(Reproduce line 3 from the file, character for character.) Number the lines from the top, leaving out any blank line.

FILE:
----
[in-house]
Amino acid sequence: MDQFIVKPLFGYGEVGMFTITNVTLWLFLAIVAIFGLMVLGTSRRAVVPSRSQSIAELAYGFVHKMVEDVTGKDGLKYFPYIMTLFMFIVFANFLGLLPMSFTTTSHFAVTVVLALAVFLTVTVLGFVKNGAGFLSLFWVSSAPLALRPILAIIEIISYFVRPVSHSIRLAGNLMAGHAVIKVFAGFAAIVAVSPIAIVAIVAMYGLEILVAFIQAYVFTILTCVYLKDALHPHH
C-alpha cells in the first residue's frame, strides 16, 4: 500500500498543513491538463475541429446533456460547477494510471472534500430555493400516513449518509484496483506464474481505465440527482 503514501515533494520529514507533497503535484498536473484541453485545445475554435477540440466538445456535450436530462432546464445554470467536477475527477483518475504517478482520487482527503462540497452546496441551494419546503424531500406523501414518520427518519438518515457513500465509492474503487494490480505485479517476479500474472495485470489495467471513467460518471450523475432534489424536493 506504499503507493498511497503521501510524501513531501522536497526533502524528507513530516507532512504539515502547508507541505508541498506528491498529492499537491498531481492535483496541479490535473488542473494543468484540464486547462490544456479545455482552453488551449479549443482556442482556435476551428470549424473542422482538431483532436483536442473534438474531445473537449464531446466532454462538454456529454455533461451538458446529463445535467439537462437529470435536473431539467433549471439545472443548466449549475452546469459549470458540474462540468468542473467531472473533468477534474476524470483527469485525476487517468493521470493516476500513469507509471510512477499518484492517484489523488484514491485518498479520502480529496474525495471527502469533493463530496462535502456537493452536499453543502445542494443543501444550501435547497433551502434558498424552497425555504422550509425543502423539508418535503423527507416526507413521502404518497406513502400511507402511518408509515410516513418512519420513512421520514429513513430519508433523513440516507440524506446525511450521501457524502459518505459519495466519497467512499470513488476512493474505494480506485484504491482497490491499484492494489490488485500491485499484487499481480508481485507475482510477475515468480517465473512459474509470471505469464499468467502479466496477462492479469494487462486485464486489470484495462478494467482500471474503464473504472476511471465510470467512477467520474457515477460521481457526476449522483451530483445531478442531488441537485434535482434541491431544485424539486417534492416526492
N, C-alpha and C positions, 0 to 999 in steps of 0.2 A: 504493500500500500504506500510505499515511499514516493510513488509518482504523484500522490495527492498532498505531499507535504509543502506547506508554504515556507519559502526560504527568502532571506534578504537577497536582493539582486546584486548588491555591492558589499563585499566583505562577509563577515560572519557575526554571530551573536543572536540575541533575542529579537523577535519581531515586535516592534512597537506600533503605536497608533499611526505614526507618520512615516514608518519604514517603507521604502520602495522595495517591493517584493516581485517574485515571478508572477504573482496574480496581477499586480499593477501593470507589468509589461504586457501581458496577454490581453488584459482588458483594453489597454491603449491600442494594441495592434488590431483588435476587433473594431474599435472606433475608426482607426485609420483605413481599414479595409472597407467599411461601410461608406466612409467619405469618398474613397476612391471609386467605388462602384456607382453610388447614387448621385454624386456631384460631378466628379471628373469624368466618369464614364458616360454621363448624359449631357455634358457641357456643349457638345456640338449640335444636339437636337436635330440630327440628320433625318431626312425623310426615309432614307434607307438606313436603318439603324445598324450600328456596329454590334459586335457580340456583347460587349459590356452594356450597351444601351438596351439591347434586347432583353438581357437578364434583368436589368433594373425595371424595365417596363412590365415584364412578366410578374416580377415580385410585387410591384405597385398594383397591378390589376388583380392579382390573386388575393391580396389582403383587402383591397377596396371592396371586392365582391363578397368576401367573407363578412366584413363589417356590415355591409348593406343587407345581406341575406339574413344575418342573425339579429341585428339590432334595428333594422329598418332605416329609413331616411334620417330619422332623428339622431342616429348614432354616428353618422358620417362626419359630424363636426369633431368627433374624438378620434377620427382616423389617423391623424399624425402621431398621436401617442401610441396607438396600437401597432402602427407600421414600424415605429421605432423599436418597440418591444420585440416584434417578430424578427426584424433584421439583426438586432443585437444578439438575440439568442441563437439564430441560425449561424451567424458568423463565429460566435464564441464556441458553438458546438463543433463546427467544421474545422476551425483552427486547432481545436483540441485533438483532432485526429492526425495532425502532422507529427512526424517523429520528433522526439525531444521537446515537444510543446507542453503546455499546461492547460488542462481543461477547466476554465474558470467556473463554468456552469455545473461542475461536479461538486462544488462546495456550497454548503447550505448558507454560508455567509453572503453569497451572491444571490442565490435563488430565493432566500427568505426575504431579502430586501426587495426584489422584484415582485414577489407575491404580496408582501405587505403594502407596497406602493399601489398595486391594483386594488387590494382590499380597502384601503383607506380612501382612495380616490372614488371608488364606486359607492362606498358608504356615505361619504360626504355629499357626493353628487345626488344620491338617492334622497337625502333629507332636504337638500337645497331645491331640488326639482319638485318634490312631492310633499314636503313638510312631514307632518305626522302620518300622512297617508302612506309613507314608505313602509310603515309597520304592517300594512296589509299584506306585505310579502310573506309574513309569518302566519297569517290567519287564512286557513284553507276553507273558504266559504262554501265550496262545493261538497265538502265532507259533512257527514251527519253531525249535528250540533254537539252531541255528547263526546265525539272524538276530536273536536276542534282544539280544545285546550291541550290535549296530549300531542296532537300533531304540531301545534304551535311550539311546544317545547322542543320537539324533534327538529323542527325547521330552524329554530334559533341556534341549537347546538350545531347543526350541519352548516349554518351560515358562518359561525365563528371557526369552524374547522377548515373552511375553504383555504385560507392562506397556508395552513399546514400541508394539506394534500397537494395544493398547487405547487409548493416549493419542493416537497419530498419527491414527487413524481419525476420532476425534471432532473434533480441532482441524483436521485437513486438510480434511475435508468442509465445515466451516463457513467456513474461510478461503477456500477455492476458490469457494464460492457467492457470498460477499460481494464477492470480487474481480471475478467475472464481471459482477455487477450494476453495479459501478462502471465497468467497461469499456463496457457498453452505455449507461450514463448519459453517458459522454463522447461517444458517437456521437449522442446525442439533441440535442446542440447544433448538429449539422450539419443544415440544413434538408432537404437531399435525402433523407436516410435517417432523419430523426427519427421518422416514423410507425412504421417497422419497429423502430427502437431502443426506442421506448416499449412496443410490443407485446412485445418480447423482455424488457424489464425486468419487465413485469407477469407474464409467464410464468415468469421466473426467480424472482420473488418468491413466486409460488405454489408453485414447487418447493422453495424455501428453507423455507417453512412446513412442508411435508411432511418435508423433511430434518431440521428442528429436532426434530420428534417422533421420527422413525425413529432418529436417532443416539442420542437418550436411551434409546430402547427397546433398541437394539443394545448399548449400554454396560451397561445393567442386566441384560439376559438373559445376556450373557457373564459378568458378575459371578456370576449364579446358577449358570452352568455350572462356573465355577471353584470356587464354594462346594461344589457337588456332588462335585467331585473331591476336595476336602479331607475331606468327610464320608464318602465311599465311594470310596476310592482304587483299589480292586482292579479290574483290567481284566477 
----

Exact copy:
C-alpha cells in the first residue's frame, strides 16, 4: 500500500498543513491538463475541429446533456460547477494510471472534500430555493400516513449518509484496483506464474481505465440527482 503514501515533494520529514507533497503535484498536473484541453485545445475554435477540440466538445456535450436530462432546464445554470467536477475527477483518475504517478482520487482527503462540497452546496441551494419546503424531500406523501414518520427518519438518515457513500465509492474503487494490480505485479517476479500474472495485470489495467471513467460518471450523475432534489424536493 506504499503507493498511497503521501510524501513531501522536497526533502524528507513530516507532512504539515502547508507541505508541498506528491498529492499537491498531481492535483496541479490535473488542473494543468484540464486547462490544456479545455482552453488551449479549443482556442482556435476551428470549424473542422482538431483532436483536442473534438474531445473537449464531446466532454462538454456529454455533461451538458446529463445535467439537462437529470435536473431539467433549471439545472443548466449549475452546469459549470458540474462540468468542473467531472473533468477534474476524470483527469485525476487517468493521470493516476500513469507509471510512477499518484492517484489523488484514491485518498479520502480529496474525495471527502469533493463530496462535502456537493452536499453543502445542494443543501444550501435547497433551502434558498424552497425555504422550509425543502423539508418535503423527507416526507413521502404518497406513502400511507402511518408509515410516513418512519420513512421520514429513513430519508433523513440516507440524506446525511450521501457524502459518505459519495466519497467512499470513488476512493474505494480506485484504491482497490491499484492494489490488485500491485499484487499481480508481485507475482510477475515468480517465473512459474509470471505469464499468467502479466496477462492479469494487462486485464486489470484495462478494467482500471474503464473504472476511471465510470467512477467520474457515477460521481457526476449522483451530483445531478442531488441537485434535482434541491431544485424539486417534492416526492